Evidence that psychosocial status and health-related quality of life (HRQOL) are associated with breast cancer (BC) outcomes is weak and inconsistent. We examined prognostic effects of these factors in a prospective cohort study.
Patients and Methods
Three hundred ninety-seven women with surgically resected T1 to T3, N0/N1, M0 BC completed the European Organization for Research and Treatment of Cancer Quality of Life Questionnaire (Core 30 items), Profile of Mood States, Psychosocial Adjustment to Illness Scale, Impact of Events Scale, Mental Adjustment to Cancer Scale, and the Courtauld Emotional Control Scale 2 months after diagnosis and 1 year later. Data on tumor-related factors, treatment, and outcomes were obtained prospectively from medical records, and Cox survival analyses were performed.
Mean age was 52.0 ± 9.9 years. Two hundred twenty-five women had T1, 136 women had T2, 16 women had T3, and 20 women had TX tumors; 127 were N1. One hundred thirteen women received adjuvant chemotherapy, 130 received hormone therapy, 45 received both, and 109 received neither. We investigated 140 prognostic associations; four were found to be statistically significant at a P value of ≤ .05 (three fewer than expected by chance). Two were in the hypothesized direction of effect, and two were in the opposite direction. All arose from measurements 1 year after diagnosis, which were most susceptible to confounding by treatment. There was no evidence of consistency of associations across outcomes or questionnaires. These results are in keeping with chance as the explanation for our statistically significant findings.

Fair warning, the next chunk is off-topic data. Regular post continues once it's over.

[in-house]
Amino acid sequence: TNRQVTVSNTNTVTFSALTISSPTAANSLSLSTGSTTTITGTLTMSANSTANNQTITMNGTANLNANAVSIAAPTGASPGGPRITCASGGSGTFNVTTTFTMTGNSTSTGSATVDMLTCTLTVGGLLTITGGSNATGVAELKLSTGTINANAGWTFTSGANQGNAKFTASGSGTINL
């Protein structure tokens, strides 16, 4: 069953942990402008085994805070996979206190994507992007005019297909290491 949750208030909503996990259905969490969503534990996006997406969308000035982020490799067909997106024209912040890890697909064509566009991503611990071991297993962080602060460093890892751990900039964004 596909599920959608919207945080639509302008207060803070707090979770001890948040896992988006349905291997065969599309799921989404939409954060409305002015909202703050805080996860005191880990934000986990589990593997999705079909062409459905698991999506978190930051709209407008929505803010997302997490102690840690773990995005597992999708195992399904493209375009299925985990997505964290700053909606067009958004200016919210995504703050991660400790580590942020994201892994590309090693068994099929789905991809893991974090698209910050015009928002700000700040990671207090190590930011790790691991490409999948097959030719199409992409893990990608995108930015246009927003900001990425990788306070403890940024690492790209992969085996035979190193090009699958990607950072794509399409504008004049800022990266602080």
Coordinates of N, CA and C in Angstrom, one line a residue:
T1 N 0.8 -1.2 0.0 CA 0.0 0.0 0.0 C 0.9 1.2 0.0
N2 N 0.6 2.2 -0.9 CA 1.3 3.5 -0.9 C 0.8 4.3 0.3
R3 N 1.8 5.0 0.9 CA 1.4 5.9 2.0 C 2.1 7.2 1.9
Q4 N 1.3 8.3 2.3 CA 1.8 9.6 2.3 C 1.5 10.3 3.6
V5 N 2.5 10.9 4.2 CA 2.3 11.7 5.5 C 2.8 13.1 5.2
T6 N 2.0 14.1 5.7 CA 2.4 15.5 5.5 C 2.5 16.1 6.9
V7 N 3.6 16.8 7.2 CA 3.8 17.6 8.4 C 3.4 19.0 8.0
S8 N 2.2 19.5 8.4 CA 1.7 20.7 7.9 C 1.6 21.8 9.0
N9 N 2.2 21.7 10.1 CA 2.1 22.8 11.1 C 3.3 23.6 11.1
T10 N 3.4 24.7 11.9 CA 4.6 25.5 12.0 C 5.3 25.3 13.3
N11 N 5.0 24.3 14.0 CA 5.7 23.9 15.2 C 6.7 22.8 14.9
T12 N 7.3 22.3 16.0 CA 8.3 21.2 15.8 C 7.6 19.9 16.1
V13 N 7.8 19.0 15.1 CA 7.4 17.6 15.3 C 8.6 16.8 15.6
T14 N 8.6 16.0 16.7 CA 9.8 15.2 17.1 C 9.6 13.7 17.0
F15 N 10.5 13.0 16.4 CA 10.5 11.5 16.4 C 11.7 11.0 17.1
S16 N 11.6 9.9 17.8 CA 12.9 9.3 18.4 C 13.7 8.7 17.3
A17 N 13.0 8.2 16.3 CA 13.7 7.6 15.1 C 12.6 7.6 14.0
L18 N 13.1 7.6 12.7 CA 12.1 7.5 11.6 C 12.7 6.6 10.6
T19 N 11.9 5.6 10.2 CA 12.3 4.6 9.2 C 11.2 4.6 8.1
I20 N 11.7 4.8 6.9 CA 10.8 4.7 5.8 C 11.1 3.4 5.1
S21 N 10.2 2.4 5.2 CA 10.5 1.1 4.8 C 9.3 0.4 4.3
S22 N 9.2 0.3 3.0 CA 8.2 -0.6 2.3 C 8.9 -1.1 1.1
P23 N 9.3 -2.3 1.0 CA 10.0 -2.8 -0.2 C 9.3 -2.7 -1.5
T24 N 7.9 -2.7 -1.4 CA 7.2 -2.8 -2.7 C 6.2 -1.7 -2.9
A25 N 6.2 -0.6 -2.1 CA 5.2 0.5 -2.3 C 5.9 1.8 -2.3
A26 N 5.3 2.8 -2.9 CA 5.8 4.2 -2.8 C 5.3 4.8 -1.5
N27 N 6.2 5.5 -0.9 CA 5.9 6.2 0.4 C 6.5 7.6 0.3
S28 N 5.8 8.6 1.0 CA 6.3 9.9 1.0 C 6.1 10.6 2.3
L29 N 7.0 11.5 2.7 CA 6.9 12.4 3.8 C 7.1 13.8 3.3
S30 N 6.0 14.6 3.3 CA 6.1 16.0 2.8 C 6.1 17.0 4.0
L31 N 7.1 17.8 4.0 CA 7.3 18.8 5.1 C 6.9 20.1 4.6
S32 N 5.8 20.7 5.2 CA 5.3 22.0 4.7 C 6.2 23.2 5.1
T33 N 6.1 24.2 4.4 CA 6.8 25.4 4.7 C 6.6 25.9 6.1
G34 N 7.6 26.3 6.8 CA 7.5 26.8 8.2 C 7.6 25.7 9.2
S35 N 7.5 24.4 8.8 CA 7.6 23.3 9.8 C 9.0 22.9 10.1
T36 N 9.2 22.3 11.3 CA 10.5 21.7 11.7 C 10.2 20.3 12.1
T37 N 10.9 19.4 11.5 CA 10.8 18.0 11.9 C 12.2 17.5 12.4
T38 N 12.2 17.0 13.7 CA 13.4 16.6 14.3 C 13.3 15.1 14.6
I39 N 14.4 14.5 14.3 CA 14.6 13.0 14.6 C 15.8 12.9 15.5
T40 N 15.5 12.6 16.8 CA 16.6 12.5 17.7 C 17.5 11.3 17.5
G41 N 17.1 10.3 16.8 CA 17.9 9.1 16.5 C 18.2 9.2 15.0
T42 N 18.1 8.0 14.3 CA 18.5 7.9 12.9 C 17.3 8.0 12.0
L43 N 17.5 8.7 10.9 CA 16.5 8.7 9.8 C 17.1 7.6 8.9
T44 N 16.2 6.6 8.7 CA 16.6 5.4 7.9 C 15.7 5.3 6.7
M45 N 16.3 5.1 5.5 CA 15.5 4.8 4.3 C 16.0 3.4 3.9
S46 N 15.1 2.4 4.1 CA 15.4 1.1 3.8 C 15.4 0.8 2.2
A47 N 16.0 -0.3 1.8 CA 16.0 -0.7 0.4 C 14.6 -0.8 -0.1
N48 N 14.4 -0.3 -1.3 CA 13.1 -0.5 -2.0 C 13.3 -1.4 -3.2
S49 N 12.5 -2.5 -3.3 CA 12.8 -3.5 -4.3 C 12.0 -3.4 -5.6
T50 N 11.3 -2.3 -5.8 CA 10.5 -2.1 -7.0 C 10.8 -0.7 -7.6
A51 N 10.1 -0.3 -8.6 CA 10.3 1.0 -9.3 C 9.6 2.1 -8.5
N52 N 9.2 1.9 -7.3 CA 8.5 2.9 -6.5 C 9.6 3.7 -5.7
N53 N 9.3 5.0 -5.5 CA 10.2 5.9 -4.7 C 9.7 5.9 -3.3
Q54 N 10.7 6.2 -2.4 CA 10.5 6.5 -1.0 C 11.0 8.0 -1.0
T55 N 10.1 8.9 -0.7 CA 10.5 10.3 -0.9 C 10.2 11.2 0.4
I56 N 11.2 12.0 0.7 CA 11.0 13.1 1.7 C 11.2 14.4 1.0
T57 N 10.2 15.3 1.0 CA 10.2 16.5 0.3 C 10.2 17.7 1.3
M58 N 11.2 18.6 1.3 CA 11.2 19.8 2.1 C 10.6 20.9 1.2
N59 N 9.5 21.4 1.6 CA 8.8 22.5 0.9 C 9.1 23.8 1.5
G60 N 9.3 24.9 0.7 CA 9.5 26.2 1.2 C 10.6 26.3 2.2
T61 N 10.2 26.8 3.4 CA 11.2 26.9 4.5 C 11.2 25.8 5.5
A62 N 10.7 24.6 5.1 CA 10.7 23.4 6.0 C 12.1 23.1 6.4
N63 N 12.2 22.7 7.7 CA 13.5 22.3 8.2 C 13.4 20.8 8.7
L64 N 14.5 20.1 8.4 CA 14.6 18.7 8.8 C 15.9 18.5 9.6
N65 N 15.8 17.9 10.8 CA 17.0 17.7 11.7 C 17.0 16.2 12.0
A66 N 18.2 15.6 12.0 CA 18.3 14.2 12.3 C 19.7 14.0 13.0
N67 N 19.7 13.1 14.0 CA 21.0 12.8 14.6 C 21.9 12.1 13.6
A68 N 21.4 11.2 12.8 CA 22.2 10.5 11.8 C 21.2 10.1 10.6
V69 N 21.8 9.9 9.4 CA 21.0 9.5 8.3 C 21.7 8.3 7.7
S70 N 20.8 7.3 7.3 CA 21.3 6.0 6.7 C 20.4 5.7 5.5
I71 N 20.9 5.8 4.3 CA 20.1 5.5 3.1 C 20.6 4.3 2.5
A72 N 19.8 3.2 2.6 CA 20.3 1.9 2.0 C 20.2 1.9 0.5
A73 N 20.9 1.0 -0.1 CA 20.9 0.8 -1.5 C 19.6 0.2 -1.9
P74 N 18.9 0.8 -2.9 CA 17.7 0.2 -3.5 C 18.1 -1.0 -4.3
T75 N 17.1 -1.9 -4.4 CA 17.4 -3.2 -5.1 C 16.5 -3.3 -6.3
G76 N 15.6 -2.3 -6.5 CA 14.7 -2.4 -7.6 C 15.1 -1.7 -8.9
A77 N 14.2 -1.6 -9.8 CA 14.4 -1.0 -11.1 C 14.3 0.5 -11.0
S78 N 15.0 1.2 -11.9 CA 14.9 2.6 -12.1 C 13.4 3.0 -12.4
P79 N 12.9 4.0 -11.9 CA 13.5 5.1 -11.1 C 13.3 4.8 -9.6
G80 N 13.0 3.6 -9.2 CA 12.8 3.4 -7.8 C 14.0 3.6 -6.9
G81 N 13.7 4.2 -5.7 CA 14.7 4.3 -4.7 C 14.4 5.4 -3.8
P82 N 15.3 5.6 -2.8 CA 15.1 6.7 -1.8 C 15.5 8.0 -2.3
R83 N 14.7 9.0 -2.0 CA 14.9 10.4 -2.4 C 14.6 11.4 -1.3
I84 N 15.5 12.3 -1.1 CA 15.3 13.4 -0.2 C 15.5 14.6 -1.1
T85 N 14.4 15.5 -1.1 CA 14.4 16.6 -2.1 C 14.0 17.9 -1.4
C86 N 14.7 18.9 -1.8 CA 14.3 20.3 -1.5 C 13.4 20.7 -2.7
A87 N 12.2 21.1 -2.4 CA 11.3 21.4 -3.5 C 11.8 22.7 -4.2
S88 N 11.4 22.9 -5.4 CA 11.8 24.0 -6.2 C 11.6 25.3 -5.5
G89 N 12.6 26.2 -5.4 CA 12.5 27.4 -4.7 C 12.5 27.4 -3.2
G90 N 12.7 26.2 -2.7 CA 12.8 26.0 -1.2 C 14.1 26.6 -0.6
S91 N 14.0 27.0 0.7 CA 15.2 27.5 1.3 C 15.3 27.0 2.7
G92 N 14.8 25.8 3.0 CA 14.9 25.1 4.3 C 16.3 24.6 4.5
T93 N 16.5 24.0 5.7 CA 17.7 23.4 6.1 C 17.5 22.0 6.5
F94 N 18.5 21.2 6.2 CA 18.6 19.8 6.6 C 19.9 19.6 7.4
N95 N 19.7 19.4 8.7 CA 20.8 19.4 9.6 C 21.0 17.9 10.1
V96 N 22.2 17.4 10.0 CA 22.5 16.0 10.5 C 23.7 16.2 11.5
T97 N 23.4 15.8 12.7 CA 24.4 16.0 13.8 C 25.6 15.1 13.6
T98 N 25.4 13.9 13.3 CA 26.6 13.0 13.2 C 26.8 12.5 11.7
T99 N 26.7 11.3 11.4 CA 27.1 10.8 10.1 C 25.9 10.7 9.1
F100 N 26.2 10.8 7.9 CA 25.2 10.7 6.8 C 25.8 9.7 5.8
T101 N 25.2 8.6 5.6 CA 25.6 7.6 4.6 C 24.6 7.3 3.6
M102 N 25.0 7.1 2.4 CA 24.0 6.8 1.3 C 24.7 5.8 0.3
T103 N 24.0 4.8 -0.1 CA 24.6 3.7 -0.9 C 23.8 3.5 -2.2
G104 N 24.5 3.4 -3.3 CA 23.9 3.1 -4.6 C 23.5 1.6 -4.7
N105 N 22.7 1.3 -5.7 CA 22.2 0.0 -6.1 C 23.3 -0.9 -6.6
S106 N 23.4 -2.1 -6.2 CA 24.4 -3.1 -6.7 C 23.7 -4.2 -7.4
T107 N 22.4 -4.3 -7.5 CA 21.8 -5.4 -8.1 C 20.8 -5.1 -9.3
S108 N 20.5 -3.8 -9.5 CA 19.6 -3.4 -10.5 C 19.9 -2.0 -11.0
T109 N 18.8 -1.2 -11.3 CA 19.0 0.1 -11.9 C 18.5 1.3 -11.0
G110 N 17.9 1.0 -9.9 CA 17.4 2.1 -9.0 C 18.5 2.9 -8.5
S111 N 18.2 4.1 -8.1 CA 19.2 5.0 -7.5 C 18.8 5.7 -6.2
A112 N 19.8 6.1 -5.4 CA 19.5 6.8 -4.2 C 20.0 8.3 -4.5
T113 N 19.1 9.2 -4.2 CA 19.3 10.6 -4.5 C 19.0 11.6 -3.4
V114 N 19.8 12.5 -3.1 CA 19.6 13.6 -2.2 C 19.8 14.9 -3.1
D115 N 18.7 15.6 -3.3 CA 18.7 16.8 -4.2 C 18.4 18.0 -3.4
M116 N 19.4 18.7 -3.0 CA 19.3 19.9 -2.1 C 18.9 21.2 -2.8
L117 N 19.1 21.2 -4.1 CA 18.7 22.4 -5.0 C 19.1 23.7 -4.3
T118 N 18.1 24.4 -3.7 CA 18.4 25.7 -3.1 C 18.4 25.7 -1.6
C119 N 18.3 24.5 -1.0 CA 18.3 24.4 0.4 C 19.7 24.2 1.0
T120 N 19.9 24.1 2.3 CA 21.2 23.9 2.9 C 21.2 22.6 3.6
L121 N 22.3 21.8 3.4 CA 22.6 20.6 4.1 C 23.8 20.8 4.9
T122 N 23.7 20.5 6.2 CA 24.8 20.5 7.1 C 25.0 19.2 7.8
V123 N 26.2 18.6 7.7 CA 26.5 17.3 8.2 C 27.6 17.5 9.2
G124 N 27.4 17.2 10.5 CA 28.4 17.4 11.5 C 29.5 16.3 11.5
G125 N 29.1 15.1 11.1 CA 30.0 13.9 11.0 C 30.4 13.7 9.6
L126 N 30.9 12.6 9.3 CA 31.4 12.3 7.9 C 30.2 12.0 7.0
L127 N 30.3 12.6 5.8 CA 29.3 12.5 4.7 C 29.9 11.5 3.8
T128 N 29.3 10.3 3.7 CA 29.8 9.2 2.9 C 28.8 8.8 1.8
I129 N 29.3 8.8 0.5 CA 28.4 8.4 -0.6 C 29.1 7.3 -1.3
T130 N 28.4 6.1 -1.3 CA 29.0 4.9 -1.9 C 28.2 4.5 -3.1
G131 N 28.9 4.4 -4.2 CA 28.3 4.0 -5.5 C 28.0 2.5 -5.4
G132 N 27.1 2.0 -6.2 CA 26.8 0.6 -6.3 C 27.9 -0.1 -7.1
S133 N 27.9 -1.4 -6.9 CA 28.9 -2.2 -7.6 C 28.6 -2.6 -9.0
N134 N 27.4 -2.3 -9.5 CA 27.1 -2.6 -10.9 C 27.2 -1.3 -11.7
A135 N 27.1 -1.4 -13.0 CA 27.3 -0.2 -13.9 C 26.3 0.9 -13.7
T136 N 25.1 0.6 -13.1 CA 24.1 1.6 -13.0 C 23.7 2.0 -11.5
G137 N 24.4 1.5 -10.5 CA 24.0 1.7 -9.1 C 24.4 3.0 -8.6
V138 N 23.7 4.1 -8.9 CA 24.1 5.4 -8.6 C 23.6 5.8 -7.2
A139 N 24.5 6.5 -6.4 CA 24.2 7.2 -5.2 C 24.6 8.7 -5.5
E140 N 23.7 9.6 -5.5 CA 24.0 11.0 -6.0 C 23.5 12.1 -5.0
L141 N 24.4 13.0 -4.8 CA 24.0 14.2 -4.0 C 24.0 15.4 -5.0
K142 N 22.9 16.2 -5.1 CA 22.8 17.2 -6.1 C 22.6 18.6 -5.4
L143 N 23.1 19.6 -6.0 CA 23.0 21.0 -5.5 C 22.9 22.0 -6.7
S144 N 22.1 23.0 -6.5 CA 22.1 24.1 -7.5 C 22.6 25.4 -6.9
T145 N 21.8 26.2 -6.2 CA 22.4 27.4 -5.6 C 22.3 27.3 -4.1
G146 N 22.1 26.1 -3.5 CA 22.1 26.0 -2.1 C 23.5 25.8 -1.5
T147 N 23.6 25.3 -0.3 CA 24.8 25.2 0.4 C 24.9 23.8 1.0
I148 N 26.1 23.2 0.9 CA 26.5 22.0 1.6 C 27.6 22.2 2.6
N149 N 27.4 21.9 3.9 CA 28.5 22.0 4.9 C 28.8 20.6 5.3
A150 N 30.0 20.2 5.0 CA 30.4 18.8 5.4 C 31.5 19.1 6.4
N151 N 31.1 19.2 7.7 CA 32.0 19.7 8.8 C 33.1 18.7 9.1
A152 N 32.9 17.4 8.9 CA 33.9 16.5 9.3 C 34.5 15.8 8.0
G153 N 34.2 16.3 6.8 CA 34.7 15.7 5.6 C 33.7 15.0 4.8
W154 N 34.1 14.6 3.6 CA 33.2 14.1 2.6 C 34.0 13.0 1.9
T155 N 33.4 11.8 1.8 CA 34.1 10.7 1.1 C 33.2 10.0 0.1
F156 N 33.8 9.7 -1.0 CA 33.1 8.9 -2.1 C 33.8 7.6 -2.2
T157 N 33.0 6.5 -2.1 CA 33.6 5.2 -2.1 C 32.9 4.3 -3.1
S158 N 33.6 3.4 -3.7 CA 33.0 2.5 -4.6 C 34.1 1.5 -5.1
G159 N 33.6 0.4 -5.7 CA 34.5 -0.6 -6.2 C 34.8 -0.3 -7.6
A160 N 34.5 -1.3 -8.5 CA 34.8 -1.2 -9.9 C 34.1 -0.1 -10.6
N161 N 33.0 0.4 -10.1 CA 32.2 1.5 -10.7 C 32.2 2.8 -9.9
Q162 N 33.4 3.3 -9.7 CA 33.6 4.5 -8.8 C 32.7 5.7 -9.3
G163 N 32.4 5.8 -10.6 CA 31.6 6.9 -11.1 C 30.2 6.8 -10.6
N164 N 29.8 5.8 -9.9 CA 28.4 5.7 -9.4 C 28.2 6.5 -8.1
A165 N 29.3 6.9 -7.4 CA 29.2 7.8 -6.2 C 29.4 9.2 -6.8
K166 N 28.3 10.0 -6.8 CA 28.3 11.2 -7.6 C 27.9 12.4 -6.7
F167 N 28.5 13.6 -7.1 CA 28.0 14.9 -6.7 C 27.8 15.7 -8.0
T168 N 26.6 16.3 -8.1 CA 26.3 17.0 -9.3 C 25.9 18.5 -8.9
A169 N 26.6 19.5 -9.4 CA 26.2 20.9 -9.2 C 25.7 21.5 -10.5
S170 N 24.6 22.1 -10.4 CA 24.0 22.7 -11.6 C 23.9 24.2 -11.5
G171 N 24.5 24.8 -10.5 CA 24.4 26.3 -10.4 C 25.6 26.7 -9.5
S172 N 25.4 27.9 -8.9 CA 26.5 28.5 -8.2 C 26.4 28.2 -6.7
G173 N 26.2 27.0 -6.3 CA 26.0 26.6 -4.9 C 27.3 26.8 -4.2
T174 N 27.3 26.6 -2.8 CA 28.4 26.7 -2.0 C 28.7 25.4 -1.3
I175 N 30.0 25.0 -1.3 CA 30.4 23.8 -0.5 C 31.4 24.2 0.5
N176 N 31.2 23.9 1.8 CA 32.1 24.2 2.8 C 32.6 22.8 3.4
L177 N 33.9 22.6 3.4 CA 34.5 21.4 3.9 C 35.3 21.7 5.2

HRQOL and psychosocial status at diagnosis and 1 year later are not associated with medical outcome in women with early-stage BC.